NPR/Ipsos Poll: Americans Concerned About Migrants At U.S.-Mexico Border Americans are very concerned about the situation at the U.S.-Mexico border, according to a new NPR/Ipsos poll. But we also found broad support for some parts of President Biden's immigration overhaul.

NPR/Ipsos Poll: Americans Concerned About Migrants At U.S.-Mexico Border

NPR/Ipsos Poll: Americans Concerned About Migrants At U.S.-Mexico Border

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Americans are very concerned about the situation at the U.S.-Mexico border, according to a new NPR/Ipsos poll. But we also found broad support for some parts of President Biden's immigration overhaul.

MARY LOUISE KELLY, HOST:

Americans of all political stripes say they are concerned about the rising number of migrants apprehended after crossing the U.S.-Mexico border, also about the treatment of migrant children who've been taken into U.S. custody. These are the findings of a new NPR/Ipsos poll. At the same time, the poll found bipartisan support for creating a pathway to citizenship for some undocumented immigrants already in the country. NPR's Joel Rose covers immigration. He's here now. Hey, Joel.

JOEL ROSE, BYLINE: Hey, Mary Louise.

KELLY: All right. What else did the poll find that people have to say about the border?

ROSE: Well, we found broad bipartisan agreement that there is a problem there. And most said it's a major problem. The number of migrants apprehended after crossing the border in recent months is the highest it's been in 20 years. I talked to one poll respondent named Paulette Buckner. She's a Republican-leaning independent from Montana. And I asked her to grade the Biden administration's handling of the situation.

PAULETTE BUCKNER: Is there anything lower than an F? We're the only country in the world that has no borders right now. It's a disaster, and Biden caused it.

ROSE: Biden has been on the defensive. He has urged migrants not to make the dangerous trek north. And the administration is still turning away most migrants because of the pandemic. But as we've reported, they're also expanding efforts to identify the most vulnerable migrants and allowing them into the U.S. to ask for asylum.

KELLY: And staying with what Americans think about this and what Americans want to see happen, what do they want to see happen according to this poll?

ROSE: Well, there's been a lot of focus on the unaccompanied children and teenagers crossing the border, more than 35,000 since March. The administration has been scrambling to get them out of crowded Border Patrol facilities, and Americans did not like seeing that. Our poll found that three-fourths are concerned about ensuring proper care for those migrant kids in U.S. custody. And as for the overall immigration system, we also found bipartisan support for some significant changes. Here's Mallory Newall from Ipsos, which conducted the poll.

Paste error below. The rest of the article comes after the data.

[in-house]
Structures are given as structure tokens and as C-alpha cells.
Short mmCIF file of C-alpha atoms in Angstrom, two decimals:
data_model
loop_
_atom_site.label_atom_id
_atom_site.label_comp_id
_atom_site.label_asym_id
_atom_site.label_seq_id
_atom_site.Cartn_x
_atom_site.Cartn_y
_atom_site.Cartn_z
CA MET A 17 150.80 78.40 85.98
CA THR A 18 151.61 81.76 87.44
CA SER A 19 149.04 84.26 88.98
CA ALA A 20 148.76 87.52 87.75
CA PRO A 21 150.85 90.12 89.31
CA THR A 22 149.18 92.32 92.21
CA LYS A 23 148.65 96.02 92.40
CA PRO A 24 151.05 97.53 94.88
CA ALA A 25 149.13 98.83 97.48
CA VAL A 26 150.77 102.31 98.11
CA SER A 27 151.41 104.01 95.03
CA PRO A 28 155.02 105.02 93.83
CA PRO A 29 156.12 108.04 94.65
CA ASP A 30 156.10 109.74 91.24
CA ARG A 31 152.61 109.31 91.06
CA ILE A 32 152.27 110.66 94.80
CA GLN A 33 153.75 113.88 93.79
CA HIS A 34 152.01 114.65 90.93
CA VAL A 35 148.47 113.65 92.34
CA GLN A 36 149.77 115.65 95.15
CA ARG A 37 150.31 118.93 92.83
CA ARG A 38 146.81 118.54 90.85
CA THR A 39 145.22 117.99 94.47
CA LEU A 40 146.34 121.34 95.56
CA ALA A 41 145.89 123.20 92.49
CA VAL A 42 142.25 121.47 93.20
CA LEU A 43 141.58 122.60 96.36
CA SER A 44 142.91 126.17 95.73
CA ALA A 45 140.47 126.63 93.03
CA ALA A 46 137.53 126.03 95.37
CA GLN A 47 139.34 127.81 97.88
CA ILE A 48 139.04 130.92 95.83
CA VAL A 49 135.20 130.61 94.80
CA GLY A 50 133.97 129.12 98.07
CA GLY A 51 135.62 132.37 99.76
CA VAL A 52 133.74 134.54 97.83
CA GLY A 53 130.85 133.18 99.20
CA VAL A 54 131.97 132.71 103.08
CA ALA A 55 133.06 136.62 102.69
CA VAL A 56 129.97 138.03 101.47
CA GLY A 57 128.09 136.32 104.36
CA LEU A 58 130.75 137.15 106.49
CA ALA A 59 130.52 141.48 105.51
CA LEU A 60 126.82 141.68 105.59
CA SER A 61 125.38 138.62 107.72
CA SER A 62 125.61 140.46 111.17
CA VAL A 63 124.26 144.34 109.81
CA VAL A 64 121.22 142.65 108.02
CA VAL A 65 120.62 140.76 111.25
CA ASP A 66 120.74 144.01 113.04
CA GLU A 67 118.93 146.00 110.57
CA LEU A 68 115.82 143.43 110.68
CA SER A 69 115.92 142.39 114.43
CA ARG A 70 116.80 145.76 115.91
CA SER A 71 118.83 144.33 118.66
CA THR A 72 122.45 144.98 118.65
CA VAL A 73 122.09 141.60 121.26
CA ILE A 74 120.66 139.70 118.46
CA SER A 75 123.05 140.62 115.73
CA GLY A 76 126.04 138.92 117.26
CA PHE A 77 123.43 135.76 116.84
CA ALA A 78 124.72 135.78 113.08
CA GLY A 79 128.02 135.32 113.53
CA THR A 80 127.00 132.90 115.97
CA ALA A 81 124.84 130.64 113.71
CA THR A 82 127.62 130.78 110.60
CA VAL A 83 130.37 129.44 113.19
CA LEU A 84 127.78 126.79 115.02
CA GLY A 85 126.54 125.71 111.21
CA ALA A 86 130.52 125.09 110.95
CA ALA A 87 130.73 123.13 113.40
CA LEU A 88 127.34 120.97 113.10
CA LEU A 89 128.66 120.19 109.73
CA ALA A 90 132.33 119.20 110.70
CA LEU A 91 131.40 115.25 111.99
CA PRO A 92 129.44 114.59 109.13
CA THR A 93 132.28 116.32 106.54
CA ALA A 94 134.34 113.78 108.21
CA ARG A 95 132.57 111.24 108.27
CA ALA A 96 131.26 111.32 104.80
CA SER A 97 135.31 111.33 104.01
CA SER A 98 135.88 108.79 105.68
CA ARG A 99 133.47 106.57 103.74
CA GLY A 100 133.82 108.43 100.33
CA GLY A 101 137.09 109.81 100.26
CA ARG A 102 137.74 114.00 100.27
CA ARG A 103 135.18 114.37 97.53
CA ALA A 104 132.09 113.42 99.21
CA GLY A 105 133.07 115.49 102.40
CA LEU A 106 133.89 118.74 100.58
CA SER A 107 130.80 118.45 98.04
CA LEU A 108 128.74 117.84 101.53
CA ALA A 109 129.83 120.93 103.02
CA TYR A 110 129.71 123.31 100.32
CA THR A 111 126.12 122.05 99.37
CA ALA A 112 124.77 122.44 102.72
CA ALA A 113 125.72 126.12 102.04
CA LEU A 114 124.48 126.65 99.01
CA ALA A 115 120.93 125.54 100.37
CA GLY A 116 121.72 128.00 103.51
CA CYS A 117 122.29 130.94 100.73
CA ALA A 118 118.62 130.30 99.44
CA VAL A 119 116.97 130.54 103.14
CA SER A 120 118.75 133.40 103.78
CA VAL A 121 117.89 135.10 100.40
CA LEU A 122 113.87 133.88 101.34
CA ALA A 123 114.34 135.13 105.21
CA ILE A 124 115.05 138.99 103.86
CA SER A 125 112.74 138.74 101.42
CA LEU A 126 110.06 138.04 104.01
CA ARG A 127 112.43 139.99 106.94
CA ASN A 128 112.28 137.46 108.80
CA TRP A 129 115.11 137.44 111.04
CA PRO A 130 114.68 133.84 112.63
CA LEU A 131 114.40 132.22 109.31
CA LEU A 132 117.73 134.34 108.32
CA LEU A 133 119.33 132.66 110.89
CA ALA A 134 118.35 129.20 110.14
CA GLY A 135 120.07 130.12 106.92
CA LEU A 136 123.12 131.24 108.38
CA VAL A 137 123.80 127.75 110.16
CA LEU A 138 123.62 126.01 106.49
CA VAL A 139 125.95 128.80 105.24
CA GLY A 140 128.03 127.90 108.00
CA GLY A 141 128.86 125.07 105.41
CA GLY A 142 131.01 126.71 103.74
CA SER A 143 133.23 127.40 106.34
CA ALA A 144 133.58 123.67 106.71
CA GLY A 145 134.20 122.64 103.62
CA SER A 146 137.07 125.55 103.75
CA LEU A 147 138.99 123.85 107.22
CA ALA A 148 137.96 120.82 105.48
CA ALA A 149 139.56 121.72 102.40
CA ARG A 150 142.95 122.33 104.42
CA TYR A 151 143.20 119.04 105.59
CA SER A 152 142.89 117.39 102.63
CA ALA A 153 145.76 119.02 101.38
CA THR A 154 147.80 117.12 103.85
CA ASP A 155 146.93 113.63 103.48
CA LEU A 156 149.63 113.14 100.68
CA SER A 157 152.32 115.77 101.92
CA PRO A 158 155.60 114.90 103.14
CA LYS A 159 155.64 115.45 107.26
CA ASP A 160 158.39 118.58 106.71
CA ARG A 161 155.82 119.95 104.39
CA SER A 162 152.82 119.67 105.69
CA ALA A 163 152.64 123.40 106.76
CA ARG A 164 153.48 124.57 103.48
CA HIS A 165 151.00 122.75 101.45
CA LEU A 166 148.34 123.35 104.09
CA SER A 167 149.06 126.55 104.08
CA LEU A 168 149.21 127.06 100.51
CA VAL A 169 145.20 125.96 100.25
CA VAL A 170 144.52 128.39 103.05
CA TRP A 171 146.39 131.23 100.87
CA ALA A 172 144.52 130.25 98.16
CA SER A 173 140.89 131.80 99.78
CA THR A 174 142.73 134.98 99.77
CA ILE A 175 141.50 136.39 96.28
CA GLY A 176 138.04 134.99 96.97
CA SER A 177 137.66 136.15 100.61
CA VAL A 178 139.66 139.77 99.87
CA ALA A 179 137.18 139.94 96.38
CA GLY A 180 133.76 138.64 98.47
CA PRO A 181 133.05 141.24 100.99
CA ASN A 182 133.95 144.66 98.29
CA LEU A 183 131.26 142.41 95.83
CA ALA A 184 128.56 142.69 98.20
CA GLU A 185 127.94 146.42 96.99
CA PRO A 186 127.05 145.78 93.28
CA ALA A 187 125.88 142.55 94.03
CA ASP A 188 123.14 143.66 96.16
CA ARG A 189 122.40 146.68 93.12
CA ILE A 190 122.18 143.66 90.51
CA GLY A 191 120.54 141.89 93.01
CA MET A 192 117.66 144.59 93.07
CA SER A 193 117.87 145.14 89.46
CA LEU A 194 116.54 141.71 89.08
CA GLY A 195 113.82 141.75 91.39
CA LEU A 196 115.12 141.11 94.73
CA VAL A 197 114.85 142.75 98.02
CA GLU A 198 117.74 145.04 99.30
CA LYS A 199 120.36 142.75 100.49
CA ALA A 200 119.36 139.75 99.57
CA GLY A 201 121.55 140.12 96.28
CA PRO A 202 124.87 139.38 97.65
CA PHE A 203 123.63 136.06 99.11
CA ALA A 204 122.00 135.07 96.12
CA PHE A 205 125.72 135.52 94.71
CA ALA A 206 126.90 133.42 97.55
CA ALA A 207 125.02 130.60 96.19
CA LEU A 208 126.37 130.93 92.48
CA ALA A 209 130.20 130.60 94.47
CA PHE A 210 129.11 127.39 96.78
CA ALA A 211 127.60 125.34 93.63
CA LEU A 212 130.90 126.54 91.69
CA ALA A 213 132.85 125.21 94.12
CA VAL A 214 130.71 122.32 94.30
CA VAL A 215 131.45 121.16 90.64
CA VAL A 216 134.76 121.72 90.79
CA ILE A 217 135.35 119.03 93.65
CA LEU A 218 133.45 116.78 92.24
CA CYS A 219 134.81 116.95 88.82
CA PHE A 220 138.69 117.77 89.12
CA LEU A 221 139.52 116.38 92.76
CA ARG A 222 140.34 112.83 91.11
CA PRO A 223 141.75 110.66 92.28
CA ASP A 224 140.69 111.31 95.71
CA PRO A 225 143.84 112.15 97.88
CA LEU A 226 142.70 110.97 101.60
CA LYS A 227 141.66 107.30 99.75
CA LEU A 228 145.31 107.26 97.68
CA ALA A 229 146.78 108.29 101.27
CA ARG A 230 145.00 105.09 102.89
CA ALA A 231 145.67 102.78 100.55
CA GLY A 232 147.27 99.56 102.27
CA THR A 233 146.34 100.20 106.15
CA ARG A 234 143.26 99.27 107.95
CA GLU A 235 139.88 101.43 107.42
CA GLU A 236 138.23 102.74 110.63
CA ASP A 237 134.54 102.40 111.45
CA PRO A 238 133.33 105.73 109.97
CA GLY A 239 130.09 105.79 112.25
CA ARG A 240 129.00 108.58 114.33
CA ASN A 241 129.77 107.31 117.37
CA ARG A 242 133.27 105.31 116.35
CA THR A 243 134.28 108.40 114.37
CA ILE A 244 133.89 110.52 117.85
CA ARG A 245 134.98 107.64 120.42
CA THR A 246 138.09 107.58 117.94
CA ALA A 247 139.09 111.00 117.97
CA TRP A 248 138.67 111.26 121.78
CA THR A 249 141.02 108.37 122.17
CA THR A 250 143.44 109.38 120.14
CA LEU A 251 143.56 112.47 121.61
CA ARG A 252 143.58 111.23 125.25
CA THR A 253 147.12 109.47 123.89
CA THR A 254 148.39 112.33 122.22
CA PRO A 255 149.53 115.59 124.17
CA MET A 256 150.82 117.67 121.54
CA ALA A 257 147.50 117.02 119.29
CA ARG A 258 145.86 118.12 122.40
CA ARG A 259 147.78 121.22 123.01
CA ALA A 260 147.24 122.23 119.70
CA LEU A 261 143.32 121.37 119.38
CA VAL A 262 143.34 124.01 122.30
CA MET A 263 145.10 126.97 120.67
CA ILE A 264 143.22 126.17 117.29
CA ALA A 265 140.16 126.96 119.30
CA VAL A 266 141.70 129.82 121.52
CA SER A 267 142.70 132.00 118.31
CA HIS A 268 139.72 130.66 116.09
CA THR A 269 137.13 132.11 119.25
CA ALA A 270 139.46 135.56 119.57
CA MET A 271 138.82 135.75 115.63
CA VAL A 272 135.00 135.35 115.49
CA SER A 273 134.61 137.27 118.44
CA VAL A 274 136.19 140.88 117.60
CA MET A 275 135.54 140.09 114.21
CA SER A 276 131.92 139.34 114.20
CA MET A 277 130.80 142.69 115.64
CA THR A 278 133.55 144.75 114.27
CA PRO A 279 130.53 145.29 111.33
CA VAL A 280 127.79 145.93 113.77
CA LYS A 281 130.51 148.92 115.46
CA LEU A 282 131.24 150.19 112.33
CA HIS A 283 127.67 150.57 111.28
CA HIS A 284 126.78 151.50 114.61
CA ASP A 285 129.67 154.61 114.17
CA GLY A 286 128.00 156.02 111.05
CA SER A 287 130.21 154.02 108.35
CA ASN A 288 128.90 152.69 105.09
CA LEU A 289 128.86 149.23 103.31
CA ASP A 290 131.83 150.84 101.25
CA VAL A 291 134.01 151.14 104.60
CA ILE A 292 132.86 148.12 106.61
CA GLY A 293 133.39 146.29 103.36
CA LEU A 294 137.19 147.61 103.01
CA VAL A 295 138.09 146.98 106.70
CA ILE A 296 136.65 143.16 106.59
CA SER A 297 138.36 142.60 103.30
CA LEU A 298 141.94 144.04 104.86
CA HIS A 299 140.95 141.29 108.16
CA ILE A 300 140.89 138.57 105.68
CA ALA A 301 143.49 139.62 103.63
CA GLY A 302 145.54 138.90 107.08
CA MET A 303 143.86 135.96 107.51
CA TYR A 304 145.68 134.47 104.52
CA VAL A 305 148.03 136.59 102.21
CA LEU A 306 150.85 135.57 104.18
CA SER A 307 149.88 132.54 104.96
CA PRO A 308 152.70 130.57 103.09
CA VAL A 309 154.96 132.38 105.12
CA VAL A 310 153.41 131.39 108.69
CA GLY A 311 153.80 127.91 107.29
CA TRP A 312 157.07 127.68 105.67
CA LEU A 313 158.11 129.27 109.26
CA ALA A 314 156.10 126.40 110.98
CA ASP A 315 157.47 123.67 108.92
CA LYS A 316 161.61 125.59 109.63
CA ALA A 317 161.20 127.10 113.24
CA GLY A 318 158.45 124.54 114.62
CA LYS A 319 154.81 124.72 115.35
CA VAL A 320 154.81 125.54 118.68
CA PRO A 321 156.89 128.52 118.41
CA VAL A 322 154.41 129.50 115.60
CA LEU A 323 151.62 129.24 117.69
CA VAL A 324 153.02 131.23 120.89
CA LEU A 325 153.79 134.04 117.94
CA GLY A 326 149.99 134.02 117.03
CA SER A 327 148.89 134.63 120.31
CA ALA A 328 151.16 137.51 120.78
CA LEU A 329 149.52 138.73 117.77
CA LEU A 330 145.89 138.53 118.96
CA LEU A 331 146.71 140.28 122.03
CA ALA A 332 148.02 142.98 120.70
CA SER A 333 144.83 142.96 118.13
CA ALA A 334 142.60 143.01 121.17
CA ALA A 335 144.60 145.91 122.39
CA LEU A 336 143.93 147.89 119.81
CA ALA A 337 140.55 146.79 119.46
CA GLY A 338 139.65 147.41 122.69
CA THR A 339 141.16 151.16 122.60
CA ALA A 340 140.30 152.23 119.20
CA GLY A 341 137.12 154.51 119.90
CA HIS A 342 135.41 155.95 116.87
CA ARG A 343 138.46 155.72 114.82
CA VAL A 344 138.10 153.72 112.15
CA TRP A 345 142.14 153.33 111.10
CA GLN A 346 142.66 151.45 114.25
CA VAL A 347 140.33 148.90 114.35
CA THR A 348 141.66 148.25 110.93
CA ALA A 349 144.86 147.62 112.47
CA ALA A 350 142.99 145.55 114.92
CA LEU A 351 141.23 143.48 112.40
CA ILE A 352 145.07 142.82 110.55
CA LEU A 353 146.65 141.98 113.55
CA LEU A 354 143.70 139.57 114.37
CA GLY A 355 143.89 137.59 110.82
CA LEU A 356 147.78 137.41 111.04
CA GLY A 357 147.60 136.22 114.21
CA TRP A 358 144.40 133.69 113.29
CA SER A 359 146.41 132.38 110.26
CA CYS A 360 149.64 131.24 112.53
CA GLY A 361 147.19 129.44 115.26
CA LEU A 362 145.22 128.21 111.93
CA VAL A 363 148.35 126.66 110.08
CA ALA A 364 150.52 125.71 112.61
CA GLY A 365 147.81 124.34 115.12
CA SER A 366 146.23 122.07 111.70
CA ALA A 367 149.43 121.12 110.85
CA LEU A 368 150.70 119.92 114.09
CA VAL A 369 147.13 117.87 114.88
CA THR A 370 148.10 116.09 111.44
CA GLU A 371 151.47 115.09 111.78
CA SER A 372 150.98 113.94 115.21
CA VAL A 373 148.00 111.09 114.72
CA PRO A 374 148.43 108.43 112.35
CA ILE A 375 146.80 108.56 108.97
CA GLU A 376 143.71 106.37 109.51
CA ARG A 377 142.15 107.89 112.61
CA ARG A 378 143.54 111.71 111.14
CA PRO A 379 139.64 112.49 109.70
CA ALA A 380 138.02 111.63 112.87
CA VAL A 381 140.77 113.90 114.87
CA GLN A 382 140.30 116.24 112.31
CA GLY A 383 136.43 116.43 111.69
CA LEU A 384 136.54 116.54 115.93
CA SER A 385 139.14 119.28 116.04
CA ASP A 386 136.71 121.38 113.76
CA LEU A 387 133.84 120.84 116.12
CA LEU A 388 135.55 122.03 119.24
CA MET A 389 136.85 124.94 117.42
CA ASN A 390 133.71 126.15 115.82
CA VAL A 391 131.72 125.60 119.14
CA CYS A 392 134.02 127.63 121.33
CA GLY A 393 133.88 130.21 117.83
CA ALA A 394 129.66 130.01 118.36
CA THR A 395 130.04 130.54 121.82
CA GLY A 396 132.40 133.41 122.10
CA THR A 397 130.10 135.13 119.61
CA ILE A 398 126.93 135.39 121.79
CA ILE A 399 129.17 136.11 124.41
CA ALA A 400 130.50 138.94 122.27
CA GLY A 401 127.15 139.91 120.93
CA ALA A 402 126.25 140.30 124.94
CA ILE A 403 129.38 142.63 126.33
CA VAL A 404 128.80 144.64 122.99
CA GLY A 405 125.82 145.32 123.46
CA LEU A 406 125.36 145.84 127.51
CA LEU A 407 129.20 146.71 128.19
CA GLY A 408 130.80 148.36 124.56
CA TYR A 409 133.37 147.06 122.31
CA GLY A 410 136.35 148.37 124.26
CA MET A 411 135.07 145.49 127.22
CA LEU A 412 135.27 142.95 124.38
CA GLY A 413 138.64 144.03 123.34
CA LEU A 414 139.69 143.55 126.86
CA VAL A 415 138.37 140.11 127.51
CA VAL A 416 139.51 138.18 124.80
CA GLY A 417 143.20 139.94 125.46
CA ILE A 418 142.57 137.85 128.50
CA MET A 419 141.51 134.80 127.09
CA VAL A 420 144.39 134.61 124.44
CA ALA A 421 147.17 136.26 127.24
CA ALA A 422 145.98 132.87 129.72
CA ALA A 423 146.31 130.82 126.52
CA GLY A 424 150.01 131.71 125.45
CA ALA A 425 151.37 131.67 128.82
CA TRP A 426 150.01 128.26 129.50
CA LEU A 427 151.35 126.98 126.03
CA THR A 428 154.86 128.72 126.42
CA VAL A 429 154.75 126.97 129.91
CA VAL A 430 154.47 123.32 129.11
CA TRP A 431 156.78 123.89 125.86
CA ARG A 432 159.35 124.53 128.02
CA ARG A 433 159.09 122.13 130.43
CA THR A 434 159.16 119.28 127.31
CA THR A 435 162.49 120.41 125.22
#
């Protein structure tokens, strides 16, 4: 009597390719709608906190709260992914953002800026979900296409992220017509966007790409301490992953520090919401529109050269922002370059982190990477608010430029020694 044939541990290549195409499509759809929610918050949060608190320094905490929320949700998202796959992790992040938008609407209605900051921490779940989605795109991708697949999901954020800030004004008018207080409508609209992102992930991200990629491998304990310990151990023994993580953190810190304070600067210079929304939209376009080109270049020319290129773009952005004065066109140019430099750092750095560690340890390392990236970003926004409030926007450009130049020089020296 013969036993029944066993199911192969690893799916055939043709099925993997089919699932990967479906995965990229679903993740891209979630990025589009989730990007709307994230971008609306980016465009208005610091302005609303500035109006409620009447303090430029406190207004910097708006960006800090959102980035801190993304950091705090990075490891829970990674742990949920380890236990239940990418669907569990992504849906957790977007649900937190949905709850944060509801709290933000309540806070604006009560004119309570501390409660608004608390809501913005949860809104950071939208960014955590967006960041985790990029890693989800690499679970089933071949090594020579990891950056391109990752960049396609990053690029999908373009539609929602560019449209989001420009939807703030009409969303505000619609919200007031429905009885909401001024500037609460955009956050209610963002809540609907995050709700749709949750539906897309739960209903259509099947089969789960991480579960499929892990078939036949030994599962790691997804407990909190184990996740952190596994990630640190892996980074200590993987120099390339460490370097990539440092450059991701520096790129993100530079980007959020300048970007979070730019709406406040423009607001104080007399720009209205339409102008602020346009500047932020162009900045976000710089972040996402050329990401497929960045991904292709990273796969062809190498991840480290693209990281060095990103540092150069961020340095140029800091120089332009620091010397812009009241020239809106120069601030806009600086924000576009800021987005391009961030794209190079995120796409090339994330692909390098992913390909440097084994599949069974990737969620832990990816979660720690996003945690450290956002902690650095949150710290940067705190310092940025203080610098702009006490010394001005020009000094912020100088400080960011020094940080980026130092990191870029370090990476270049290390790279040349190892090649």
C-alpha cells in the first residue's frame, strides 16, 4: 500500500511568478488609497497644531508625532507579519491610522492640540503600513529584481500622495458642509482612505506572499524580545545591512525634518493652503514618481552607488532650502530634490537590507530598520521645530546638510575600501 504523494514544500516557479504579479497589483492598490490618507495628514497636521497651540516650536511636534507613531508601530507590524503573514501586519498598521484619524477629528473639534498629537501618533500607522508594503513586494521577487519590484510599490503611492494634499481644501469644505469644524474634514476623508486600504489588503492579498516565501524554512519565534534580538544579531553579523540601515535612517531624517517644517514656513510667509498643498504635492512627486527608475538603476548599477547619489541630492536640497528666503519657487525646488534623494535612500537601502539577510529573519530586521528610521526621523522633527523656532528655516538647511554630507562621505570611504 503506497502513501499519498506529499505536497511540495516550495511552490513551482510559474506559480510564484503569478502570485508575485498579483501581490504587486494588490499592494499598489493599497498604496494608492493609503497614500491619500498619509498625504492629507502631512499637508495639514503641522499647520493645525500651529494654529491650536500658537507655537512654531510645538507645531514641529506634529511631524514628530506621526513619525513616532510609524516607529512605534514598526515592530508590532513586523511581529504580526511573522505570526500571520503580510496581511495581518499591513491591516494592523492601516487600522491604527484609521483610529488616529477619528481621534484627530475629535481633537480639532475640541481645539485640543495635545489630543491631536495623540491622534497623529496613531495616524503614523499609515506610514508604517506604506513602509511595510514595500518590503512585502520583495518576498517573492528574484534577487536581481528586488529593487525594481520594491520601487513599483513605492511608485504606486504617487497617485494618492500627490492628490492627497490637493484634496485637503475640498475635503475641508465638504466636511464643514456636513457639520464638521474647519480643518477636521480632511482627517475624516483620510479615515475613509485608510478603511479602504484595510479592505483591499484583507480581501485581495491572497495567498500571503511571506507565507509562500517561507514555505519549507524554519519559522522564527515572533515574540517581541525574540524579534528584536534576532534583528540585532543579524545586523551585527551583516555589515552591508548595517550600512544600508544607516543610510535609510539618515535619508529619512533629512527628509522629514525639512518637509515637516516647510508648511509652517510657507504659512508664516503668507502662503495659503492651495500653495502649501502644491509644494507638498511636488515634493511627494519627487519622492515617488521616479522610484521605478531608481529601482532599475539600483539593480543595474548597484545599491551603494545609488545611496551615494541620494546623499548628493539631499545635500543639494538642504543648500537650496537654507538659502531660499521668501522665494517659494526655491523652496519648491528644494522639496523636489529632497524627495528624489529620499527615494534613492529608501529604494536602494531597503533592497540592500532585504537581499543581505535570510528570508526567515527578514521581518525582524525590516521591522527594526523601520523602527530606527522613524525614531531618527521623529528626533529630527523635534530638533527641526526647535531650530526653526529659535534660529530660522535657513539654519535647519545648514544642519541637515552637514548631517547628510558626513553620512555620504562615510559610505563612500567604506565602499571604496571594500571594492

MALLORY NEWALL: We see support for allowing law-abiding migrants to, you know, become citizens under specific circumstances and also reforms to ensure better treatment of those at the border, particularly children.

KELLY: Joel, let's widen this out a little bit. President Biden came into office a few months ago now, proposing a really ambitious immigration overhaul. What kind of grade would he get so far on that effort?

ROSE: Well, that's right. Biden introduced a sweeping bill in January that would create a pathway to citizenship for the estimated 11 million undocumented immigrants living in the U.S. if they meet certain qualifications. And since then, the conventional wisdom in Washington has been that Biden's agenda has been largely derailed by the situation at the border. And our poll found that Biden's big proposal does not get majority support.

But there is bipartisan support for creating a legal pathway for certain immigrants - farm workers and essential workers, for example, also DREAMers who were brought to the country illegally as children. Those ideas are popular with the majority of Republicans and more than 80% of Democrats, including Jeffrey Charles of Newark, N.J., whose parents both immigrated to the U.S. from Haiti.

JEFFREY CHARLES: Immigrants are very hard-working. They come here with the energy and the mindset to work. So I think America takes advantage of that because they know that these people are hard workers, and they need them.

KELLY: Joel, just briefly, what are we watching for next in terms of policy changes, in terms of legislation?

ROSE: Well, Biden has signaled that he's open to working on just the parts of his immigration proposal that are the most popular. But Republicans are not rushing to do that. They say the administration needs to do more to stem the flow of migrants at the border first.

And another factor here is former President Trump, who still holds a lot of sway in the GOP. Our poll shows that the majority of Republicans still very much agree with his hard-line policies, including the border wall.

KELLY: All right. That is NPR's Joel Rose. Thank you, Joel.

ROSE: You're welcome.

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